«On one hand, we are talking about increase of competition in the market which would come with the arrival of new food retailers. And on the other hand, we are speaking about helping small vendors. How are these two (strivings) compatible?» questioned Šilėnas. «To my opinion, the plan is raw, little discussed. When hearing our prime minister, I see more reasons for foreign retailers not to come here than enter into our market».

Yet the Skvernelis resolve to curb food prices is music to ears of many Lithuanians, analysts say.

«Indeed, it is a populist thing, but it echoes well with the population,» Bielinis, the analyst, said. «The striving will certainly become one of the basic elements, one very vivid, of his presidential campaign».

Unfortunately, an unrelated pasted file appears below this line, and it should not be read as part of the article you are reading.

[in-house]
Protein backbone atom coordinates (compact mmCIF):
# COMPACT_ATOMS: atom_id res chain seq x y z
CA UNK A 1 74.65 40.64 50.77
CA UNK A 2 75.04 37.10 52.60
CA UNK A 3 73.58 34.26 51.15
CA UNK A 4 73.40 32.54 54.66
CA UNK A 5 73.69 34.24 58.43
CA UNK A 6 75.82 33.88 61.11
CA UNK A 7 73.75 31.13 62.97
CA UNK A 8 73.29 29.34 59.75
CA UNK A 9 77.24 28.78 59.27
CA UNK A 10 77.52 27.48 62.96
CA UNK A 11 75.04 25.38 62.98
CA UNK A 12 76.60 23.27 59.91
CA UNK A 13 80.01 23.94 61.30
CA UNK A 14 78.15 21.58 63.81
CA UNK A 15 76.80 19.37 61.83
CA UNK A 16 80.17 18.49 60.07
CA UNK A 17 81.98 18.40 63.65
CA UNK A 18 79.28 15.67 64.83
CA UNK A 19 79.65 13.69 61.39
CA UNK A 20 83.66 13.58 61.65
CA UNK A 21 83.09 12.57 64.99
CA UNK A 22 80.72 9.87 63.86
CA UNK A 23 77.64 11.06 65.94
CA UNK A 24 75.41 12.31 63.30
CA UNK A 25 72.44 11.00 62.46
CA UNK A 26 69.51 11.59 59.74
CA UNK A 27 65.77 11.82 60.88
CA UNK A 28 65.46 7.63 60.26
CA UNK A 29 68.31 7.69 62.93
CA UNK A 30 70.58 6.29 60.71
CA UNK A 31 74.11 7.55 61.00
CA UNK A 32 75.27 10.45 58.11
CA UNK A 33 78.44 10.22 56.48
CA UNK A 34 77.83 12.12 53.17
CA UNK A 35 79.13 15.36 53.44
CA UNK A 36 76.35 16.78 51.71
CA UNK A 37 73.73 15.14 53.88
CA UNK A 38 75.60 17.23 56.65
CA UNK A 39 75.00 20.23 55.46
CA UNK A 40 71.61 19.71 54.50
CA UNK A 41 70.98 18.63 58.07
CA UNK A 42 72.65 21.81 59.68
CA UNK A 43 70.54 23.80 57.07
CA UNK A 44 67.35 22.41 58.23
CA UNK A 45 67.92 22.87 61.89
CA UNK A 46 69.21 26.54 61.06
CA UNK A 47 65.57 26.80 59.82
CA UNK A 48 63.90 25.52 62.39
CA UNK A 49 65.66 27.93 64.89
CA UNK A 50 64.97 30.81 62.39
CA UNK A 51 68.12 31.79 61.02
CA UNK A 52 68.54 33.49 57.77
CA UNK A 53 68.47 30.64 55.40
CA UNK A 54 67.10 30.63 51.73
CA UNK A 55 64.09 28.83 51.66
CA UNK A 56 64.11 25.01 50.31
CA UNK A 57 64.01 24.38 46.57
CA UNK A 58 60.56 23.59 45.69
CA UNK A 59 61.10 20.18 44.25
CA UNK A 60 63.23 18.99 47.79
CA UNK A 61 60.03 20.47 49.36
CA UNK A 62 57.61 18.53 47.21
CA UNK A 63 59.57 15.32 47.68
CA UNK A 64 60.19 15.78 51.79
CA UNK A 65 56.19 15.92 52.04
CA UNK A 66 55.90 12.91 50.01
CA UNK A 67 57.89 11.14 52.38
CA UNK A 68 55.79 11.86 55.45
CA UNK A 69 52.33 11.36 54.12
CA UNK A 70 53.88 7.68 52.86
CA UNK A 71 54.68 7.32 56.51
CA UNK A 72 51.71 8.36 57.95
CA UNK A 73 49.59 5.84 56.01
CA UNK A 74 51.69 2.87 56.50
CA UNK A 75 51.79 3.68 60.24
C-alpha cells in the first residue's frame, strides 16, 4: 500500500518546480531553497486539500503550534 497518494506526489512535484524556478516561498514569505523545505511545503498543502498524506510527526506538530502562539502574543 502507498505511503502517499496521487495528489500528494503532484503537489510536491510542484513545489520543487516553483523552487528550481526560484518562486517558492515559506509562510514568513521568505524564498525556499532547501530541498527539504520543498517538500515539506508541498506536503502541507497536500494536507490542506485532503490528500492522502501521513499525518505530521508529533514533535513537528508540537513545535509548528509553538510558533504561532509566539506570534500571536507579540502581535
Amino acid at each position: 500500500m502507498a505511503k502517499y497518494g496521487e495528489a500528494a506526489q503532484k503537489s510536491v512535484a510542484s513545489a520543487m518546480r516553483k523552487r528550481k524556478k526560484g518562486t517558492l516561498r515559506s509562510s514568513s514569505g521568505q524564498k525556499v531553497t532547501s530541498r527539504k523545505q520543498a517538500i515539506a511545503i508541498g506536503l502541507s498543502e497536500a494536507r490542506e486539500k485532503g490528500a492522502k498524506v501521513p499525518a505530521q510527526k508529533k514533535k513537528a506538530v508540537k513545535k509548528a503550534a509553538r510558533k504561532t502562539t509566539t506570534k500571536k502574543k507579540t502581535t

«However, the success of his presidential bid is hinged on a lot more things than just prices. Much depends on how far his fight against the retailers would go and how much attention it would generate in media,» the analyst underscored.

Skvernelis is one of the top three presidential contenders in Lithuania, according to Lithuanian polls. Economist Gitanas Nausėda, who has already announced his presidential run, sits on top of the polls. Kaunas mayor Visvaldas Matijošaitis, who did not reveal year his decision for the 2019 election, is second and Skvernelis is third.